On Christmas morning, Jacob received an unexpected present.  He was supposed to be a bad boy in the Sounds of South holiday performance.  It’s part of the newer Christmas song:  “I’m getting nothing for Christmas”.  Unfortunately, Jacob got sick and wasn’t able to perform, so Jim tried to make it up to him.  You have to sing, or at least say, that title line in your head to get the joke, but hopefully you’ll grasp it when you look at the box that Jacob is holding. 

My boys must have heard some running water around Christmas, because they turned into beavers and built a dam around the carport.  Our neighbor, Martha Oakley, had a large tree cut down in her front yard, leaving huge chunks of trunk that needed a new home.  After a large number of treks back and forth to Martha’s house, hauling some ginormous hunks of wood each trip, and a heck of a lot of swinging of the maul, we now have at least a year’s supply of firewood guarding my car.  The only downside to the break is that there Was. No. Pie.  OK, yes, we’ve had cookies, brownies, stollen, chocolate, and rumballs, but no pie.  But I’m hopeful!  The stollen didn’t last long.  The cookie supply is dwindling after giving away many tins and keeping after them after meals.  There are a few rumballs and brownies put away in the freezer for a time when chocolate is needed, but it’s time for a new dessert!  We NEED some of the summer farmer’s market fruit to come forth for a pie!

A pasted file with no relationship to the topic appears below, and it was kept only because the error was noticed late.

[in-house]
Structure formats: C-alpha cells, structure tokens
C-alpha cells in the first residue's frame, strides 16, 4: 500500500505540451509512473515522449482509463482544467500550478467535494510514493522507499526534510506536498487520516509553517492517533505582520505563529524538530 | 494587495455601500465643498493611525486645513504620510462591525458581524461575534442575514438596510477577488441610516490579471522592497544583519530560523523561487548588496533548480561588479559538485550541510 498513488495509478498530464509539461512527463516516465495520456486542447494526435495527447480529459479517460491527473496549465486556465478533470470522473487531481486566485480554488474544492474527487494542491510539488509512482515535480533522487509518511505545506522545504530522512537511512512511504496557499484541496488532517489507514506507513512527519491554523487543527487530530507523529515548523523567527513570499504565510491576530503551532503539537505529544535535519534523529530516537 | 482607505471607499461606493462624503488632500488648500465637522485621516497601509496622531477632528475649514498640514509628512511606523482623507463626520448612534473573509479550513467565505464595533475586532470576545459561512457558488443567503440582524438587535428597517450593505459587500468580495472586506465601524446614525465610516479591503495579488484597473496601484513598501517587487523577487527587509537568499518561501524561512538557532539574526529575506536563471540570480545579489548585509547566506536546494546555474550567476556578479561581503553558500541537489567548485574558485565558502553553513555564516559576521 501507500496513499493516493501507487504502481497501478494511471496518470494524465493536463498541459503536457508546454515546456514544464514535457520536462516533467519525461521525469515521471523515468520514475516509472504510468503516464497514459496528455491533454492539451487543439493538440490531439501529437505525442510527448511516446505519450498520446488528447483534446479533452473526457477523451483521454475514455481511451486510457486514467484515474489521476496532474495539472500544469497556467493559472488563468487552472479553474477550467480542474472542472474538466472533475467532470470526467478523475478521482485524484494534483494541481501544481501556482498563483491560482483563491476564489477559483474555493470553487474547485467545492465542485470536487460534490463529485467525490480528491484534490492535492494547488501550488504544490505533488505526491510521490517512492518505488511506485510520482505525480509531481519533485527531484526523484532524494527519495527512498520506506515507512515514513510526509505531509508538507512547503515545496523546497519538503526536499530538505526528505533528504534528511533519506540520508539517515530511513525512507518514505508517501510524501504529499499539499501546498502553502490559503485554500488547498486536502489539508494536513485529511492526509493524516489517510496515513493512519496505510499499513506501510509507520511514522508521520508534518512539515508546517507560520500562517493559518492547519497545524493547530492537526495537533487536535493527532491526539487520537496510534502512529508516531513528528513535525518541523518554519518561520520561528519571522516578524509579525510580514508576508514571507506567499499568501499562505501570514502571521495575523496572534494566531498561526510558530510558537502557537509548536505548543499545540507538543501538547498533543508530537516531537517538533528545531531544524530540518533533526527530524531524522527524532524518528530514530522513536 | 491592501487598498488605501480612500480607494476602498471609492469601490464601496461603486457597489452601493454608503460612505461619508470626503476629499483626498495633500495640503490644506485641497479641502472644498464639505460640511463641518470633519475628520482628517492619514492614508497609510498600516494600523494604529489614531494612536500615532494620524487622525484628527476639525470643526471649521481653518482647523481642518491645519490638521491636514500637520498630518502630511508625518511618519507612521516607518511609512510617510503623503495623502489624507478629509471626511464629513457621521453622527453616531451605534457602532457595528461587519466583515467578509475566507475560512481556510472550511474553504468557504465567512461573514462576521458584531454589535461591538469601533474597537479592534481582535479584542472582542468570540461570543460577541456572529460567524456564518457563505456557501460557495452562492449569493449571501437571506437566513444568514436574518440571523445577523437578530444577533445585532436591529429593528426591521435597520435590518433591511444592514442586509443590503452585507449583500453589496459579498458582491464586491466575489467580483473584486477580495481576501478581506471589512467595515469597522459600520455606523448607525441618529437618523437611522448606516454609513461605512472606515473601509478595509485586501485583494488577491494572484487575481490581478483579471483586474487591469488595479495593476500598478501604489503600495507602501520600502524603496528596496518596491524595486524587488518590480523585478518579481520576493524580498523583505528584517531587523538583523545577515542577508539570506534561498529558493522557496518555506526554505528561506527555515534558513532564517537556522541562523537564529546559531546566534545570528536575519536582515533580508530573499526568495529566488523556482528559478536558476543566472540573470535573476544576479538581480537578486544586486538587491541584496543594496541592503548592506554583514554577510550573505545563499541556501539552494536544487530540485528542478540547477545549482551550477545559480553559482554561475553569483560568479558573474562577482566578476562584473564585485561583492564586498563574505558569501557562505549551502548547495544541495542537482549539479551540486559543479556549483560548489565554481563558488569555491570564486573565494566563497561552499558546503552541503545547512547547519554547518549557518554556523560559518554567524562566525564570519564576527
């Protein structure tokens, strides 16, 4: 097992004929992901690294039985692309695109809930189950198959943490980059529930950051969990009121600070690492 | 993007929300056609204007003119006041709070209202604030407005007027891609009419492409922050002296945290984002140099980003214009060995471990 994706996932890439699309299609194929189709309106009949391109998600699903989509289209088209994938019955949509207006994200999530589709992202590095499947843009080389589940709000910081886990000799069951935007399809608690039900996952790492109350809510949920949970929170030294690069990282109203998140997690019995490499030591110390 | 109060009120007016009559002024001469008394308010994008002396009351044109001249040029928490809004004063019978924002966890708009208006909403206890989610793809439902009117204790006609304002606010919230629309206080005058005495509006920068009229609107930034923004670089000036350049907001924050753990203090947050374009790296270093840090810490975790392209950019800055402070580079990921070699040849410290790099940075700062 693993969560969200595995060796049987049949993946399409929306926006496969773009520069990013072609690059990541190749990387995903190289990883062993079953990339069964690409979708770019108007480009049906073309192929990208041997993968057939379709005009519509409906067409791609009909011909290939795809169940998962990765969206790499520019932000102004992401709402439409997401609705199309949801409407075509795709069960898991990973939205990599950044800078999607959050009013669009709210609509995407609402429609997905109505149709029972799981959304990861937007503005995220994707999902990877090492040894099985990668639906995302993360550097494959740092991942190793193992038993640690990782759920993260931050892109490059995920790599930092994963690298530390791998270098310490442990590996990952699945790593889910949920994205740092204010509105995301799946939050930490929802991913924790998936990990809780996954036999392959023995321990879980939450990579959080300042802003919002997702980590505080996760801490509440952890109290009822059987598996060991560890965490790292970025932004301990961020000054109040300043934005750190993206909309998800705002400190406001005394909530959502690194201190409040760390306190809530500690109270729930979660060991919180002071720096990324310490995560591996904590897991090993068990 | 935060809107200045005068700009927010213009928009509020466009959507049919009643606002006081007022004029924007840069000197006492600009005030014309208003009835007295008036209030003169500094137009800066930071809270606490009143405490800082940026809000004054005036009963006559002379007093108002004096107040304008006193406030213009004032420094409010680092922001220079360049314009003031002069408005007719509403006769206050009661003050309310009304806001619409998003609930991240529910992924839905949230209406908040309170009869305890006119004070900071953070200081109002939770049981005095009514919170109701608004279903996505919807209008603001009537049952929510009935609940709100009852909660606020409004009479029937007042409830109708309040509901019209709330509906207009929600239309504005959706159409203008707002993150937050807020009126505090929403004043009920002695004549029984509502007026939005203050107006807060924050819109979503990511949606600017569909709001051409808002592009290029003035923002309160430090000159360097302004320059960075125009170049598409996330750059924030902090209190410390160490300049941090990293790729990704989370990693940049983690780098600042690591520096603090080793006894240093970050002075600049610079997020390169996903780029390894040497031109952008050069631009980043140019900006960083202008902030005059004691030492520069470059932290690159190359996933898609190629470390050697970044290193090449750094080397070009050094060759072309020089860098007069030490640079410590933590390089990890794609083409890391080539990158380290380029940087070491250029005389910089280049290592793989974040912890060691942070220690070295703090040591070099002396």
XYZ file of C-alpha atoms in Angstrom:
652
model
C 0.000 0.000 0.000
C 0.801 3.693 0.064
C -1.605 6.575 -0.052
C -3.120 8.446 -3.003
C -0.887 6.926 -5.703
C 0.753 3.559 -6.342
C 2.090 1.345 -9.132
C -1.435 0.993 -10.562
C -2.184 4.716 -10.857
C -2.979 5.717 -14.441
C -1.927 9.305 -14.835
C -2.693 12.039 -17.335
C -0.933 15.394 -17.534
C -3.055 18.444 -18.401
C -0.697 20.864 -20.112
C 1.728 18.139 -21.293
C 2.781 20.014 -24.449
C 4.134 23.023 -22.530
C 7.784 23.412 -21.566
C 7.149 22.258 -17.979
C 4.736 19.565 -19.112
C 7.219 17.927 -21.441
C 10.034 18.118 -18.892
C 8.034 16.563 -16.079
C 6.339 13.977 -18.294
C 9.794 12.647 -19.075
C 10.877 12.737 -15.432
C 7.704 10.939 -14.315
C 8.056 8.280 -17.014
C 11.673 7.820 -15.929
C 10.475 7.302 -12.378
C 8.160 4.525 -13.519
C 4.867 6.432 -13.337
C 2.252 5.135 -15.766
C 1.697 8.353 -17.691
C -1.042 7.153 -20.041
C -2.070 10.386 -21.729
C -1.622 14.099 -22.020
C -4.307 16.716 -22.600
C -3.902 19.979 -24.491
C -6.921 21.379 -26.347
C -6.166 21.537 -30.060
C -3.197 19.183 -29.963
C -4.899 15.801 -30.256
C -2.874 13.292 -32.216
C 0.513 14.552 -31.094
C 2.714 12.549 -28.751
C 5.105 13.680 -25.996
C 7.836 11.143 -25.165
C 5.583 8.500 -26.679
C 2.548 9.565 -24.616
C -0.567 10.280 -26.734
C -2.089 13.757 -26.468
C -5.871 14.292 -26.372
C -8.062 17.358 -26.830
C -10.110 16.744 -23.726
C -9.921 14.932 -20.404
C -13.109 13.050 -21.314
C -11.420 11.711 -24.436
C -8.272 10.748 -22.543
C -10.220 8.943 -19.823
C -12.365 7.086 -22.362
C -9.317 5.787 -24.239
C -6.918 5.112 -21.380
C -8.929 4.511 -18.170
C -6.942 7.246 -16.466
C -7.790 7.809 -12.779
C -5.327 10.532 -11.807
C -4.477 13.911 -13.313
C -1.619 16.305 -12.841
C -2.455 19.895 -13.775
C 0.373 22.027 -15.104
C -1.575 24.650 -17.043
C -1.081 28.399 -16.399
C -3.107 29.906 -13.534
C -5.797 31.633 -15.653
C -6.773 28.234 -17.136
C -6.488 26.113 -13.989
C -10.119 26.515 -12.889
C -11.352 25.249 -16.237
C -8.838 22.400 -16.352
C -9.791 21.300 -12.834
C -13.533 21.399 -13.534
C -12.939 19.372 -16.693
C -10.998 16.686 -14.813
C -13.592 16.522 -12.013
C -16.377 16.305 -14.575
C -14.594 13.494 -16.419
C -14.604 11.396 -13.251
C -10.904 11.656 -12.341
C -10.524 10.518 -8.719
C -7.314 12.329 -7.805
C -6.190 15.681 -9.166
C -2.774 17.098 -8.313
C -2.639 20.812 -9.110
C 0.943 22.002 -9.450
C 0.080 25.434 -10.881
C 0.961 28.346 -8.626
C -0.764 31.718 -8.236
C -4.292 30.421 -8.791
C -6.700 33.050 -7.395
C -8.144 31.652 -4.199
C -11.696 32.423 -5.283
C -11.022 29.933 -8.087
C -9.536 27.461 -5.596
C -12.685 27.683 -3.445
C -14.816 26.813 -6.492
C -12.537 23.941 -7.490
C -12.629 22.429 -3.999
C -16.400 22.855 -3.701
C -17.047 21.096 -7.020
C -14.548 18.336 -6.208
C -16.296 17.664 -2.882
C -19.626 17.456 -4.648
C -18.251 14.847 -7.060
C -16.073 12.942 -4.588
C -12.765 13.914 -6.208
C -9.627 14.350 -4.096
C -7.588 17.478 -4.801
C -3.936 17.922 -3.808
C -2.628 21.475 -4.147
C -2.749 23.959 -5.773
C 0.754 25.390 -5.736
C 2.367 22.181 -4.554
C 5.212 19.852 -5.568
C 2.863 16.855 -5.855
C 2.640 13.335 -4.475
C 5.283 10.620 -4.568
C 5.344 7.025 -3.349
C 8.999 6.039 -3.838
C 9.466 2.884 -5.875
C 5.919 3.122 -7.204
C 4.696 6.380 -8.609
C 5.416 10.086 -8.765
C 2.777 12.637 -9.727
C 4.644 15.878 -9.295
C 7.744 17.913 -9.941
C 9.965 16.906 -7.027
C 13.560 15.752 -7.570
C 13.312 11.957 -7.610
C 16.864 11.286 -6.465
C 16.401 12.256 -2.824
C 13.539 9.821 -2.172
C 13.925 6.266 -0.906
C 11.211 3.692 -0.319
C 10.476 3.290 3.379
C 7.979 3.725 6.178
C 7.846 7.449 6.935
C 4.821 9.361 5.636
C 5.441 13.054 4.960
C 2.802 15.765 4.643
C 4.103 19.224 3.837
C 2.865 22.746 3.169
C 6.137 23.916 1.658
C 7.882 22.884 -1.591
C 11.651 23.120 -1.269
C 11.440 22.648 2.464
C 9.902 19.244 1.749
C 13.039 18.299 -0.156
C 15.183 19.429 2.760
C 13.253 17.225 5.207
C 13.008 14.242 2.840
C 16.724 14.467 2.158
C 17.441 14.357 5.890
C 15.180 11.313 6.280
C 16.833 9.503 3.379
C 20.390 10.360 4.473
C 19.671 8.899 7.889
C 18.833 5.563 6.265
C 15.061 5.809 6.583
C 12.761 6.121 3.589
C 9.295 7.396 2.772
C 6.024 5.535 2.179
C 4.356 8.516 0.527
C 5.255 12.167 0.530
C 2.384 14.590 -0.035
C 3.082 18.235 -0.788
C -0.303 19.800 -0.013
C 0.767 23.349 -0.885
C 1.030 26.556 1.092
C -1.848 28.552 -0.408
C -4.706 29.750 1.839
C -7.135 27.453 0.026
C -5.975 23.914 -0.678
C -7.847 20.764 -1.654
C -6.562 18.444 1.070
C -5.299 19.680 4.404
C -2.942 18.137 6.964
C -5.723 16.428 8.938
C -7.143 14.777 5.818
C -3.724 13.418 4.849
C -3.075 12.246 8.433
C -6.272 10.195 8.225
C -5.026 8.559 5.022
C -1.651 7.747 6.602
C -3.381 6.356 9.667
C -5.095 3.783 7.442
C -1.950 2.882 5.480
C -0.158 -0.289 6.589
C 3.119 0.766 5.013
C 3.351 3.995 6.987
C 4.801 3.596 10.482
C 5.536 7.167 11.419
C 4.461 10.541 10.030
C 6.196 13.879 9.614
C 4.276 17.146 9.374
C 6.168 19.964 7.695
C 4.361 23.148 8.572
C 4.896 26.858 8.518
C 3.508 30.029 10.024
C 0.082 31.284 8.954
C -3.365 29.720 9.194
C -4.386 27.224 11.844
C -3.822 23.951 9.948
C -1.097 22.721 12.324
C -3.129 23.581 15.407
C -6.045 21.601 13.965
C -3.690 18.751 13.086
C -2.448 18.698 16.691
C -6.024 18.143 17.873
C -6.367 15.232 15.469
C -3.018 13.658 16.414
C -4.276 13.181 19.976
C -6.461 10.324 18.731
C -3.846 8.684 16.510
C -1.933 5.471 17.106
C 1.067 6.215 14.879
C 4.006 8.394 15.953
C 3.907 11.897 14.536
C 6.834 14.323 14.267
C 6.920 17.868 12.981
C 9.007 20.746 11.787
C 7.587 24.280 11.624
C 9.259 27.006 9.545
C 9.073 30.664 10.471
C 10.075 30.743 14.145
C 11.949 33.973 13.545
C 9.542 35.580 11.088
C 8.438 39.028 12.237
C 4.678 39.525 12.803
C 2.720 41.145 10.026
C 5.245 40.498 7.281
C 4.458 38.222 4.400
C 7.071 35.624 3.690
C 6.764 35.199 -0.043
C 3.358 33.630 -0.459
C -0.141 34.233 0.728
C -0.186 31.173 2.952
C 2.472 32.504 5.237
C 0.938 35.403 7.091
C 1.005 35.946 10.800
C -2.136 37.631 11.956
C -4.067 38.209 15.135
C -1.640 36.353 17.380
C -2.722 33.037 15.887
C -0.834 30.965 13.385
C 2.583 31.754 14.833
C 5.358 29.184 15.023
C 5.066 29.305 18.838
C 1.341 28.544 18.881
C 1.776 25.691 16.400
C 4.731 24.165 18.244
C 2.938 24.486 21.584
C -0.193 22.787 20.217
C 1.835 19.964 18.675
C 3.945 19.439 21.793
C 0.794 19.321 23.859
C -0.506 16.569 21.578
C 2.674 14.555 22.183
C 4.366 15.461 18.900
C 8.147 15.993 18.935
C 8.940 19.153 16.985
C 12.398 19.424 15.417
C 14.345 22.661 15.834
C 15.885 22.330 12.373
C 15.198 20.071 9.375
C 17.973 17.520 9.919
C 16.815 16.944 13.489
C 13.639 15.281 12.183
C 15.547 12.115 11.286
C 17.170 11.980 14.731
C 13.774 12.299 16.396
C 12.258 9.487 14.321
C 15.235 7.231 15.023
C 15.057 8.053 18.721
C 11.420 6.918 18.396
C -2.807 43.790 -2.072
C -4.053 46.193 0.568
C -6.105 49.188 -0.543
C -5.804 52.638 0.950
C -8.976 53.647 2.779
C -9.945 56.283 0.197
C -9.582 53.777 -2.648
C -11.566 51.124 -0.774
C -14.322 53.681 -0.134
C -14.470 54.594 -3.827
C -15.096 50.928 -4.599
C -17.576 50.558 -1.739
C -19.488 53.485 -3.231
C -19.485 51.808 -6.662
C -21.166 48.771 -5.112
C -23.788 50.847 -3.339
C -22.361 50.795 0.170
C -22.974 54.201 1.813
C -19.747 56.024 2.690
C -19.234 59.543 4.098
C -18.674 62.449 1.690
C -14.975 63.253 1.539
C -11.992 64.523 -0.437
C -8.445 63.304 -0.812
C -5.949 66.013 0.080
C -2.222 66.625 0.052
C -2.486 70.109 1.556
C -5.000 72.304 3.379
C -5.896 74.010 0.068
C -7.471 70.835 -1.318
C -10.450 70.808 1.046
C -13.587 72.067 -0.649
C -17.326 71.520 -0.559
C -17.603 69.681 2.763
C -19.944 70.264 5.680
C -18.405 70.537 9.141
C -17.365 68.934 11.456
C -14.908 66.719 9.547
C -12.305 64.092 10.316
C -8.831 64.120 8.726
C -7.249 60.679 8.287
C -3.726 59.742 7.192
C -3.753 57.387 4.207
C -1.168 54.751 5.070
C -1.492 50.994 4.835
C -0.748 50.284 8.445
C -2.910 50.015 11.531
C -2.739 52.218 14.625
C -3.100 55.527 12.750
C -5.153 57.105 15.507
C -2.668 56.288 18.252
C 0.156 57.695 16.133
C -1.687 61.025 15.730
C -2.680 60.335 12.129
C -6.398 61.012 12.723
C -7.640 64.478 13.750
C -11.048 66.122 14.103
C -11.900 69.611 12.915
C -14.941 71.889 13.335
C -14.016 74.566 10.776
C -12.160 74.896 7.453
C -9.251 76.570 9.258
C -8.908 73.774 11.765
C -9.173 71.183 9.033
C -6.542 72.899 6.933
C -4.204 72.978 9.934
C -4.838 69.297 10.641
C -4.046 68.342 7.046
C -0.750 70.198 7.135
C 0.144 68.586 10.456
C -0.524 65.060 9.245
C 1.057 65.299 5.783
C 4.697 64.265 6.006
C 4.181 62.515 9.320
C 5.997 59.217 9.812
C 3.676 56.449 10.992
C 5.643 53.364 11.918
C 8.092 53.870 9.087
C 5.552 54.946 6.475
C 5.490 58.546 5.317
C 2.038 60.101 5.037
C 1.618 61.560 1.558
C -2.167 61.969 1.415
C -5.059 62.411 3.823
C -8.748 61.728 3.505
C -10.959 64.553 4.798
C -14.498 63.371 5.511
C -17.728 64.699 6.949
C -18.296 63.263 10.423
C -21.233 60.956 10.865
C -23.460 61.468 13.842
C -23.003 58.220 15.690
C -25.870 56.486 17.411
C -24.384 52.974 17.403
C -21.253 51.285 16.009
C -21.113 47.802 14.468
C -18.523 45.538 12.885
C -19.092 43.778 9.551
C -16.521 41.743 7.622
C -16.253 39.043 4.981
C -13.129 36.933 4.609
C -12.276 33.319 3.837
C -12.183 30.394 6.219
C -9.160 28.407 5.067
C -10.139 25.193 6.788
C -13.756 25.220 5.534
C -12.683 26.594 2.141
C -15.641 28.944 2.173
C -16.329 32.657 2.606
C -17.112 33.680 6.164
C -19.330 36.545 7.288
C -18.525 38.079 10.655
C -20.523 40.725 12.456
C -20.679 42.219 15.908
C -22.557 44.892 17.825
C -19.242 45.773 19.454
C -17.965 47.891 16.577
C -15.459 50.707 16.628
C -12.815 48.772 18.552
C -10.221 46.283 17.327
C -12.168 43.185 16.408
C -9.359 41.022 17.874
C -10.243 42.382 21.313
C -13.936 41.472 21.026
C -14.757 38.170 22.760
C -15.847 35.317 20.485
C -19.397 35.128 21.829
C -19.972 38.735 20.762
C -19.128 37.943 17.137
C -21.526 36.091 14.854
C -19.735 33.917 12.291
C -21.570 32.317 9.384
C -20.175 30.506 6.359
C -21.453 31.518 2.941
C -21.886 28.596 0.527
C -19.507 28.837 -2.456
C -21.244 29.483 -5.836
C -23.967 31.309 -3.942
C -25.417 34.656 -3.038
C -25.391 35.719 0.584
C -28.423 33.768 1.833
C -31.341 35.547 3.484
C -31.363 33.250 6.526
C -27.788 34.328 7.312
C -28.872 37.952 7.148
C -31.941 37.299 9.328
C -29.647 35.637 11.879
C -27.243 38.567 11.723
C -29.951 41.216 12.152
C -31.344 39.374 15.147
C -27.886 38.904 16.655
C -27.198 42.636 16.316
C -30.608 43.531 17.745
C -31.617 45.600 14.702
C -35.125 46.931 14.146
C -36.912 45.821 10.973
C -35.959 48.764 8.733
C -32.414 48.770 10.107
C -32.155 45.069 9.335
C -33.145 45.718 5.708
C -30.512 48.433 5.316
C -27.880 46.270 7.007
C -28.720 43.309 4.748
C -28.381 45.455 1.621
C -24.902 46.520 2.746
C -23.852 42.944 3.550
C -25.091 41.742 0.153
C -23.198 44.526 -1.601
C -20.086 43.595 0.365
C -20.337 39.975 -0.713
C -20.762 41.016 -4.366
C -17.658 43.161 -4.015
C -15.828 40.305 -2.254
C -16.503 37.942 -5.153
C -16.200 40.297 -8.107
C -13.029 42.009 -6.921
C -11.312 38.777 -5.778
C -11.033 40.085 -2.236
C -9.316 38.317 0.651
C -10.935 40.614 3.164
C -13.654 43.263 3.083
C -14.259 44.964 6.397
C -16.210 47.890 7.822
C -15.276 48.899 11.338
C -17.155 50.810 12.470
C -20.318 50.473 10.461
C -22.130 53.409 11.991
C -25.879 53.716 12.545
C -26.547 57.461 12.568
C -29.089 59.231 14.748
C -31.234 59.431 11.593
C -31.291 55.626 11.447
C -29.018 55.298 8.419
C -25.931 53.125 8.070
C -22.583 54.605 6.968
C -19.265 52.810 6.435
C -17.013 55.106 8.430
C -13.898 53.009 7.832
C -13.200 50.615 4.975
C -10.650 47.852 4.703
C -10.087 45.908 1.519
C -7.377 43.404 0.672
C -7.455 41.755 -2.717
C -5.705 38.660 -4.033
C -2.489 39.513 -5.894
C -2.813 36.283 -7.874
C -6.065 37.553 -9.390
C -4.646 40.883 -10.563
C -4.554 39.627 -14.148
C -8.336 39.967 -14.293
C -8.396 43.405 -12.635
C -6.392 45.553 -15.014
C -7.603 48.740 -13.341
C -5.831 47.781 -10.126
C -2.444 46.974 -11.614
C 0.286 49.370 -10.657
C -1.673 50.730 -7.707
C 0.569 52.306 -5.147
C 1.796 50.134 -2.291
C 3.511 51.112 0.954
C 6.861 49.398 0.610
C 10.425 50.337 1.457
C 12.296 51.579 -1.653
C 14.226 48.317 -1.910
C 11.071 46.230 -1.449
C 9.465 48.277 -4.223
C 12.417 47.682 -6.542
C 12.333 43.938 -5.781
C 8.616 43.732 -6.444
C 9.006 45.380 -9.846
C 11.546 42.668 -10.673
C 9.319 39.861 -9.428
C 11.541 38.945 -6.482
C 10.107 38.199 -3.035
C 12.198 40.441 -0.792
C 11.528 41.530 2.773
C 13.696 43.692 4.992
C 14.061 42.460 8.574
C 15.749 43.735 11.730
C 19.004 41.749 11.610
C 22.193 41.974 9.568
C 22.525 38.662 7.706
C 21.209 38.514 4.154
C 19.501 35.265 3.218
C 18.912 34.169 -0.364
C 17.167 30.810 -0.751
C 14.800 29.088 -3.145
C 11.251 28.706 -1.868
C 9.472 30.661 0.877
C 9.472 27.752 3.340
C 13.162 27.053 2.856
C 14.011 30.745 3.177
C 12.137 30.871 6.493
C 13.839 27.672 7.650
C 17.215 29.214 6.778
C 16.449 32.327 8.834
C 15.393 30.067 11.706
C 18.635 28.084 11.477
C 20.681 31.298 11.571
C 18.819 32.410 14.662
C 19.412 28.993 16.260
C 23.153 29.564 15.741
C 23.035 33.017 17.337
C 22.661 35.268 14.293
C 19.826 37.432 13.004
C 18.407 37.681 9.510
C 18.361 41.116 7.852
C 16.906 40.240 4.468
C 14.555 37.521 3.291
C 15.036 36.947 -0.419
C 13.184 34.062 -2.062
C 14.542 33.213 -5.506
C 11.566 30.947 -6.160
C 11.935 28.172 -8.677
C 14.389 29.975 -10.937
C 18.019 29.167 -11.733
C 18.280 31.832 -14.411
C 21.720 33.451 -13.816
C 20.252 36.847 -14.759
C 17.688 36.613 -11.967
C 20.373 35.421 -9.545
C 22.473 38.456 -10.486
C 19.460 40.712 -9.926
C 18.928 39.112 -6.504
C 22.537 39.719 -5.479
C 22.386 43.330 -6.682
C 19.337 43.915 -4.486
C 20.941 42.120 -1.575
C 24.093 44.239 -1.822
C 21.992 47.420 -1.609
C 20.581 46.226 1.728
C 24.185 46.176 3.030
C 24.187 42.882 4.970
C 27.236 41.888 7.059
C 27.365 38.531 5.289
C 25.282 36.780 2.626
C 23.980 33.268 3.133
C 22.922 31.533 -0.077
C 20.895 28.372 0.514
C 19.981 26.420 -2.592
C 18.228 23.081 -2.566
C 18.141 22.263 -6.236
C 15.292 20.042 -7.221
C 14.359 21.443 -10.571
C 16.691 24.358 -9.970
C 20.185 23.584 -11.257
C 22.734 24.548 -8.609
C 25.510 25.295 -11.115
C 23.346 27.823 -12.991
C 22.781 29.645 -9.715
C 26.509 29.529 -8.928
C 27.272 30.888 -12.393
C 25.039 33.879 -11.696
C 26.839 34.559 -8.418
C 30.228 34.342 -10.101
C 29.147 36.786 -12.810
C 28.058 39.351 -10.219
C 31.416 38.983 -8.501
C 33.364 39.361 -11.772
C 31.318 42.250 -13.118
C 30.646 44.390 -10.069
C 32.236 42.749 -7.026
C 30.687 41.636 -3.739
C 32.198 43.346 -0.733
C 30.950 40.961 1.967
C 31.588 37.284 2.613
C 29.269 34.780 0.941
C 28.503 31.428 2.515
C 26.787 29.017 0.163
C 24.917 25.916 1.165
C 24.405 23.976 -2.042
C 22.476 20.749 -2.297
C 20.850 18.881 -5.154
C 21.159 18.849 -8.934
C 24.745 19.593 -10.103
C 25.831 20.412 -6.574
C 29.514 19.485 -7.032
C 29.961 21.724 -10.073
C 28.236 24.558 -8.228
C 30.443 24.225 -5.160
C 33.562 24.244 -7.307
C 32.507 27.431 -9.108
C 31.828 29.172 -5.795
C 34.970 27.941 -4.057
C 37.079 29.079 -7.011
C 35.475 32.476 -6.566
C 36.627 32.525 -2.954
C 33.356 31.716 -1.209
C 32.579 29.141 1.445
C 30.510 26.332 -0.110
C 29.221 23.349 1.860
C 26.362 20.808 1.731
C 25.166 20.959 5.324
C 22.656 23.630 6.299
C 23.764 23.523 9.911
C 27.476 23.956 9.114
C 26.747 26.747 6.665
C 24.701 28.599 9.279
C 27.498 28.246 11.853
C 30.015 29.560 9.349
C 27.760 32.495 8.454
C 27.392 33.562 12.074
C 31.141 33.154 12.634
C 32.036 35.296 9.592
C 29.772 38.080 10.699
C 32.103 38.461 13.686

Until next week

Martina Celerin

Sunday, December 18, 2016

Welcome to winter…